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Not so golden

Not so golden


For a reported £150m, David Beckham has agreed to become the face of the 2022 World Cup in Qatar – and an ambassador for the country. It’s a move that might put his reputation at risk…

Claudia williams, narrating:

Hi, I’m Claudia and this is the Sensemaker. 

One story every day to make sense of the world.

Today, I’m handing back over to Chloe Beresford from our sister podcast, the Playmaker and today’s story is all about David Beckham and Qatar: has golden balls tarnished his reputation?


Chloe Beresford, Narrating:

A mere mention of his name and the memories start to flow. First, that moment 25 years ago when he scored from inside his own half.

“There’s a time for Manchester United… Beckham! That’s absolutely brilliant! Take a bow David Beckham!”

Sky Sports

Then there’s that last minute free-kick against Greece when he single handedly put England into the 2002 World Cup…

“We’ve played two and a half minutes of stoppage time. England trail by two goals to one. Beckham could raise the roof here with a goal. I don’t believe it! David Beckham scores the goal to take England all the way to the World Cup Finals!”

England Football Team

Not to mention the moment his Spice Girl wife Victoria appeared with him on Parkinson.

Victoria Beckham: “I call him golden balls. You know because now… Is that going to be one of those…”

Parkinson: “Goldenballs Beckham, eh? It’s a good ‘un that one isn’t it?”

Victoria: “That’s going be front pages. That’s one of those things I shouldn’t have said but..”

Victoria Beckham on Parkinson

Much to David Beckham’s embarrassment, the nickname really stuck – not least because virtually everything he touched turned to gold. As one of the most popular footballers of all time, he was paid millions by brands desperate for his endorsement. 

Not that he’s used his image just to make money.  He’s used it to raise the profile of UNICEF and charities such as Help for Heroes – and he once donated his entire salary to children’s charities in Paris when playing for PSG. 

He’s been awarded the OBE, he’s shared a platform with the Obamas and he helped London win the Olympic bid for 2012. His public persona has been fashioned with the greatest care.

Until now, that is.

For David Beckham has just signed a deal which is putting his reputation at risk. For a reported 150 million pounds, he has agreed to become the face of the 2022 World Cup in Qatar and an ambassador for the country.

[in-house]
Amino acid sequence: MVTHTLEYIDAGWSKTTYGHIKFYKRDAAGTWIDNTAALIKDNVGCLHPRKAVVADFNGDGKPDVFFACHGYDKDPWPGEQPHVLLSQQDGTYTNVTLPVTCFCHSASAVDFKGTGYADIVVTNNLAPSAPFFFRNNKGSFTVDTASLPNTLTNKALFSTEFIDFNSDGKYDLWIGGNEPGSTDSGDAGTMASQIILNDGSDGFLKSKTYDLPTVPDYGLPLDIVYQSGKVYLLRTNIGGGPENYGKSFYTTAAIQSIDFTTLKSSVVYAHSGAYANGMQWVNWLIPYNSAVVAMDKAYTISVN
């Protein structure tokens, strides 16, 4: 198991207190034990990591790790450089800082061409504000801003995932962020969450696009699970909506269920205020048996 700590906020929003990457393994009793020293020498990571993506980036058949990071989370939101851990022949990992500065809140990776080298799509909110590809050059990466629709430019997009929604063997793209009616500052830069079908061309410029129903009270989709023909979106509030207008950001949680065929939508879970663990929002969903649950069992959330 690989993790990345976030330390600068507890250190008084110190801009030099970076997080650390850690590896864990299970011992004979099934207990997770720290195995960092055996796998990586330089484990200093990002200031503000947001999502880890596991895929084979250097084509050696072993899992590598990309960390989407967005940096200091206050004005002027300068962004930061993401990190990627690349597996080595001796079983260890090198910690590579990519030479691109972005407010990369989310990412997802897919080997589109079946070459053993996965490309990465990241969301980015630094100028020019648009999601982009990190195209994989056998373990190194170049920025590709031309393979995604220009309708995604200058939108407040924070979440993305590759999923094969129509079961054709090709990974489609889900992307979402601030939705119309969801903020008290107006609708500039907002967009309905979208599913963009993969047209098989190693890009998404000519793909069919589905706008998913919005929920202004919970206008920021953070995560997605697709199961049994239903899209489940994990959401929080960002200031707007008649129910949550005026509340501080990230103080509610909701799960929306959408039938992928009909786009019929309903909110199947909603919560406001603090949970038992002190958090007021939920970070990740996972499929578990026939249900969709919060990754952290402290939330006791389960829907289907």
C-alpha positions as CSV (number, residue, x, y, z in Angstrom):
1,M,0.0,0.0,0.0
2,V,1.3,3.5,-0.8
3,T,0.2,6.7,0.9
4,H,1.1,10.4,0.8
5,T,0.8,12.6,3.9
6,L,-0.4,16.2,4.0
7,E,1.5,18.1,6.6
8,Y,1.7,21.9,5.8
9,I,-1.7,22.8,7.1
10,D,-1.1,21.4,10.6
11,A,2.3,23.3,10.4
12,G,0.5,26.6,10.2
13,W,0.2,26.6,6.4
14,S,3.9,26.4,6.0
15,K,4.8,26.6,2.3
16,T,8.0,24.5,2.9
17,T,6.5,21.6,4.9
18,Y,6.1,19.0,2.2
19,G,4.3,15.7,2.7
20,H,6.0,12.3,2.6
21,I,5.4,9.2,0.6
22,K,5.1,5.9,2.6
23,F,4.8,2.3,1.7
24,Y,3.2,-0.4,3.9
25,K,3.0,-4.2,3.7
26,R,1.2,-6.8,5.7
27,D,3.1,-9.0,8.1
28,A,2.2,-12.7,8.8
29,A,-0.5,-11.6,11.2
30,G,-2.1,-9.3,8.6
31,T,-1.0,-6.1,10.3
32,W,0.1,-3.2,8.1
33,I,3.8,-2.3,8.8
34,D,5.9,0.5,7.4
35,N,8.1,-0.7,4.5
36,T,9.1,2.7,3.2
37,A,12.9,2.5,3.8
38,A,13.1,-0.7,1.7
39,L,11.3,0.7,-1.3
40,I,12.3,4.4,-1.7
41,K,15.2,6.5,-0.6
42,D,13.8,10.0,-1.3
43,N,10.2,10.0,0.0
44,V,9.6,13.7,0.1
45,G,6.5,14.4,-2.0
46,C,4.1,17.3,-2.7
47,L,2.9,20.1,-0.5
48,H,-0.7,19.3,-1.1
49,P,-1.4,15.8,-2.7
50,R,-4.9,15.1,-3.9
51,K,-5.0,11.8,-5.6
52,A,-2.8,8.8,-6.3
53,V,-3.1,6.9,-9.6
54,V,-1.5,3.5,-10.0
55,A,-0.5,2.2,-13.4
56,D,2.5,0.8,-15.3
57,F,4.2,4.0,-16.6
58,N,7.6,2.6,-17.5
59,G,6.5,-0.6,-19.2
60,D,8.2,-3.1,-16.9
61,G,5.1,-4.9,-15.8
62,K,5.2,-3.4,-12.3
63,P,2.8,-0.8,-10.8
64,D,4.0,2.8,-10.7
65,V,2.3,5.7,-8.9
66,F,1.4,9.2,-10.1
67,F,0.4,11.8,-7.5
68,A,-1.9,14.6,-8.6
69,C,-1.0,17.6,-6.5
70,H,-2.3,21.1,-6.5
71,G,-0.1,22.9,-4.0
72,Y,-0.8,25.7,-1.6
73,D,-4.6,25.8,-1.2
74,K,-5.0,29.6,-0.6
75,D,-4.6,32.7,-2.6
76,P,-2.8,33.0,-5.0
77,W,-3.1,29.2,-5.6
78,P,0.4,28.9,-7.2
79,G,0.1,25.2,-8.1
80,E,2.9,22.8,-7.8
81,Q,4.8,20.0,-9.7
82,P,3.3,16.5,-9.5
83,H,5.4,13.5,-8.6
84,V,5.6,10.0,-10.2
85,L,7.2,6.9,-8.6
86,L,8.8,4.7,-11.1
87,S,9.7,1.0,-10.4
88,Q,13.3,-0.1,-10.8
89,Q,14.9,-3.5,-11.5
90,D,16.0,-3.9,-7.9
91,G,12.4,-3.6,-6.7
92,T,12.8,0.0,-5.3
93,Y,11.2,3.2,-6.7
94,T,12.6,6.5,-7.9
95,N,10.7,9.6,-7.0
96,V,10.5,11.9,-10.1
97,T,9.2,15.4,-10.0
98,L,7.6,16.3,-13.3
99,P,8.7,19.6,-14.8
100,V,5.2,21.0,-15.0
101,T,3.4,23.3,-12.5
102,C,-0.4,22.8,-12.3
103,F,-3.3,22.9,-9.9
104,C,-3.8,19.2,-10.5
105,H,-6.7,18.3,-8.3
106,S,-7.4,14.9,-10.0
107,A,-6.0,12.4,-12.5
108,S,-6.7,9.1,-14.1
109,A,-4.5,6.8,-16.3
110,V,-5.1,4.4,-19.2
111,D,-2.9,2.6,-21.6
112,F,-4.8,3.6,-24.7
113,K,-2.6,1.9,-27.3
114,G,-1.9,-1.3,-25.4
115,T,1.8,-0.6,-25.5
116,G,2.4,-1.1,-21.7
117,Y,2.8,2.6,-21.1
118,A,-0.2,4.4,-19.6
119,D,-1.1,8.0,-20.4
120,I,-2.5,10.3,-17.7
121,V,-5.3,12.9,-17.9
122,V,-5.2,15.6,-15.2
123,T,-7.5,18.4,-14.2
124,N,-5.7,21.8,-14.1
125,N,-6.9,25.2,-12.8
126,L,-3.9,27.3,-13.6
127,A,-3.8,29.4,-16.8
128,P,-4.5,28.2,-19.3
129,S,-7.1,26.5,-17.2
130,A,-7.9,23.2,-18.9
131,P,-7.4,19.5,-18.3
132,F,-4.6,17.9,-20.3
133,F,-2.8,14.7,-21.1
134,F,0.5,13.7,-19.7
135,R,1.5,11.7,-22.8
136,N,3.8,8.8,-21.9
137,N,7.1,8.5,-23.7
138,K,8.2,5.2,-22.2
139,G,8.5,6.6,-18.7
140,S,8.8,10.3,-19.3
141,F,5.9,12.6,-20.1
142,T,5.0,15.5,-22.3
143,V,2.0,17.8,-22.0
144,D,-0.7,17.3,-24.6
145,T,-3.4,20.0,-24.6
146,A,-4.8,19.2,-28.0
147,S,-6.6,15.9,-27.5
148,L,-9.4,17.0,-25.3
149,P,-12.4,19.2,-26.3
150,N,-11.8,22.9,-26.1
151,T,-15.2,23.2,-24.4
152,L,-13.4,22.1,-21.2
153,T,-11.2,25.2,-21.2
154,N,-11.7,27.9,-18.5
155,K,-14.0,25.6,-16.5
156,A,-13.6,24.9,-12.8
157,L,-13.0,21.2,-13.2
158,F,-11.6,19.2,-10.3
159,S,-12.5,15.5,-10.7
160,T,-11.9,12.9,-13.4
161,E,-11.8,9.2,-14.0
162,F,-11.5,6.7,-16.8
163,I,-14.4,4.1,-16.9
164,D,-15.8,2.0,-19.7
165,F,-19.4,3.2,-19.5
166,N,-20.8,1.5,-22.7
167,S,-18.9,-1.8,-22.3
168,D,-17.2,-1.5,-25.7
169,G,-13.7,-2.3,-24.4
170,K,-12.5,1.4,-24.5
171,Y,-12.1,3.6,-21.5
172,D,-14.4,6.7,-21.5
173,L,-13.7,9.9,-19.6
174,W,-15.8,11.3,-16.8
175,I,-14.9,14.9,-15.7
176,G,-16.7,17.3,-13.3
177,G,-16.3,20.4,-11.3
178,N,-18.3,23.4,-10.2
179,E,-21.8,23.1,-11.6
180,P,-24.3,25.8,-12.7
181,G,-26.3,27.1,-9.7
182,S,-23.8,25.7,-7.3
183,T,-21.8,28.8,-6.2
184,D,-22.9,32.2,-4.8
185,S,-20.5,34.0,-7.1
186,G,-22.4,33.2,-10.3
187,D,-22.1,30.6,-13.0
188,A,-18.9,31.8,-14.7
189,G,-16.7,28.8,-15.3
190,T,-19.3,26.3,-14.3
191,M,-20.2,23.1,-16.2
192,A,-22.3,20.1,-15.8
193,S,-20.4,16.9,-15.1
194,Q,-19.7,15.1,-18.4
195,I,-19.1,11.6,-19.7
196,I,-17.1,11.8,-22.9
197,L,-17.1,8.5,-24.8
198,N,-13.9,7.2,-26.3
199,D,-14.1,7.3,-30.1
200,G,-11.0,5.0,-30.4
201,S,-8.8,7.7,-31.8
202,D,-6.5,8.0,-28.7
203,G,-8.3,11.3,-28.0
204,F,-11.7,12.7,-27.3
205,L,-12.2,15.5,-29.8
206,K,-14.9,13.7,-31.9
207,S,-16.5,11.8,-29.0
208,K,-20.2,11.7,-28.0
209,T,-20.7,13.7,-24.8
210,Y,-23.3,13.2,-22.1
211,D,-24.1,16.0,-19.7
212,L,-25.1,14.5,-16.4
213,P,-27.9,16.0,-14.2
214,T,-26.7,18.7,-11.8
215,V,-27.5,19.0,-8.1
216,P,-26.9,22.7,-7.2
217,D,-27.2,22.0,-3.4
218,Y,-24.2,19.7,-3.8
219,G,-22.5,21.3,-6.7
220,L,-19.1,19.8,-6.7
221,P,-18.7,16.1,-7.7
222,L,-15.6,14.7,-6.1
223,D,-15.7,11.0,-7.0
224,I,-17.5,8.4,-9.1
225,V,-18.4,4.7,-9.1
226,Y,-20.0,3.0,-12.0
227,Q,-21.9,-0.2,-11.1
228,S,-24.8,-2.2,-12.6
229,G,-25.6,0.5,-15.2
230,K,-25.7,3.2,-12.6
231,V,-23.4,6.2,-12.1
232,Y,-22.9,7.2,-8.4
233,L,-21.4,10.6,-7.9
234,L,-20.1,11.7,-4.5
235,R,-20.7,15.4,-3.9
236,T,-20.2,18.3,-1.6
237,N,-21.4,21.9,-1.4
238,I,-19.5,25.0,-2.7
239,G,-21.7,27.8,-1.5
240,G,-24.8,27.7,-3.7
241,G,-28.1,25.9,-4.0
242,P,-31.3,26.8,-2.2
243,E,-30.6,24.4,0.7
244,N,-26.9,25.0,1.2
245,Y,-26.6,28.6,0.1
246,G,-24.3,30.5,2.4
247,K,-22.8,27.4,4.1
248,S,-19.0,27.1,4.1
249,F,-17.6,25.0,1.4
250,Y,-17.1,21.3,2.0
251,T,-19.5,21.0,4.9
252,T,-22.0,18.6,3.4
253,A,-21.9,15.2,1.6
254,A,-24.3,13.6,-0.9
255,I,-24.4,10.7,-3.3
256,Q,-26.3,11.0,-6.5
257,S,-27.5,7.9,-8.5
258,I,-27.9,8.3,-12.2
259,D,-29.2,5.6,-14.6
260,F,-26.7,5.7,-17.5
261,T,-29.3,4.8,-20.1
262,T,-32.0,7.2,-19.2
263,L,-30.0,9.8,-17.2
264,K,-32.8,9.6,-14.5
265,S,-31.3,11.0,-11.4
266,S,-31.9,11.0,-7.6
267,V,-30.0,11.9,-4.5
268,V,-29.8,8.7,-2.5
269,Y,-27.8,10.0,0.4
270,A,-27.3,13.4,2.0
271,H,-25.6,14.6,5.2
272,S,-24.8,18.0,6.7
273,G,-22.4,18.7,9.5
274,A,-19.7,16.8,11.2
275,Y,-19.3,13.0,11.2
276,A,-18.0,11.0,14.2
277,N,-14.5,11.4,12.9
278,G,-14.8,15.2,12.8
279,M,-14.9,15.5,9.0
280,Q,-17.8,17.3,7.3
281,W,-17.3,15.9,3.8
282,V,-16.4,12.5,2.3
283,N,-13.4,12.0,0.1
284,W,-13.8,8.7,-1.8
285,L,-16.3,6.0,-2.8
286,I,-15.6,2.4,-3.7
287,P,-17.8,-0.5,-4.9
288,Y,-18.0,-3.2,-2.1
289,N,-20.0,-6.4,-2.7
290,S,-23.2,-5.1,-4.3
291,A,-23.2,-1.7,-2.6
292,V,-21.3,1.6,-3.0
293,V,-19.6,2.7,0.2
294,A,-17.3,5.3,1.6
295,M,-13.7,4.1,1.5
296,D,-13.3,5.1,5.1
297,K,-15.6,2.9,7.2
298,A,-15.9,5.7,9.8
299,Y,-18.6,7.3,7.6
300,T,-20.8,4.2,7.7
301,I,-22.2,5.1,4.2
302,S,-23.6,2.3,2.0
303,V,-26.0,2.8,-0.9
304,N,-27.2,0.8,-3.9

“The way people treat you, the way people greet you, erm, I think that that for me, is what I have noticed about spending time here in Doha. You know, obviously, myself having been part of PSG, you know, I’m good friends with Nasser, obviously I’ve grown to… to be friends with his Highness, and that’s the…and I think that for me, it’s what you want for a World Cup, you want to be able to arrive somewhere and feel happy!”

David Beckham, Beln Sports

That was Beckham speaking about the prospect of the Qatar World Cup back in 2019 and name-checking powerful Qataris while he was at it.  

Why should we be bothered?

Well, Qatar is controversial.  It’s run by an authoritarian regime and it’s associated with  numerous human rights abuses.

A Guardian investigation earlier this year found that at least 6,500 South Asian migrants had died during construction of the World Cup stadiums and infrastructure. 

Some had suffered cardiac arrest due to the intense heat, while others suffered accidents.  It was reported that some had even been asphyxiated. Workers and their families have struggled to claim any kind of compensation. 

There are curbs on free speech and same-sex relationships are a crime.  

It’s no surprise, then, that Amnesty International have urged Beckham to educate himself on what life is like in Qatar.  They want him to use his profile to speak out on human rights.

But as an ambassador for the country, will Beckham be permitted to do so? And will the other brands that he endorses be willing to stick with him? He’s being accused of “sportswashing,” whereby his clean image is used to legitimise Qatar ahead of the World Cup. 

And if you were going to pick anyone in football to be a validating force, who better than David Beckham?

The rewards for him are obvious – but has he thought enough about the risks?  He’s spent more than 20 years building his image, his brand and a personal fortune put at three hundred and twenty five million pounds.

Should he take Amnesty’s advice and look further into what’s really happening in Qatar? 

And will he ask himself, is it really worth it?

Today’s story was written by Chloe Beresford and produced by Studio Klong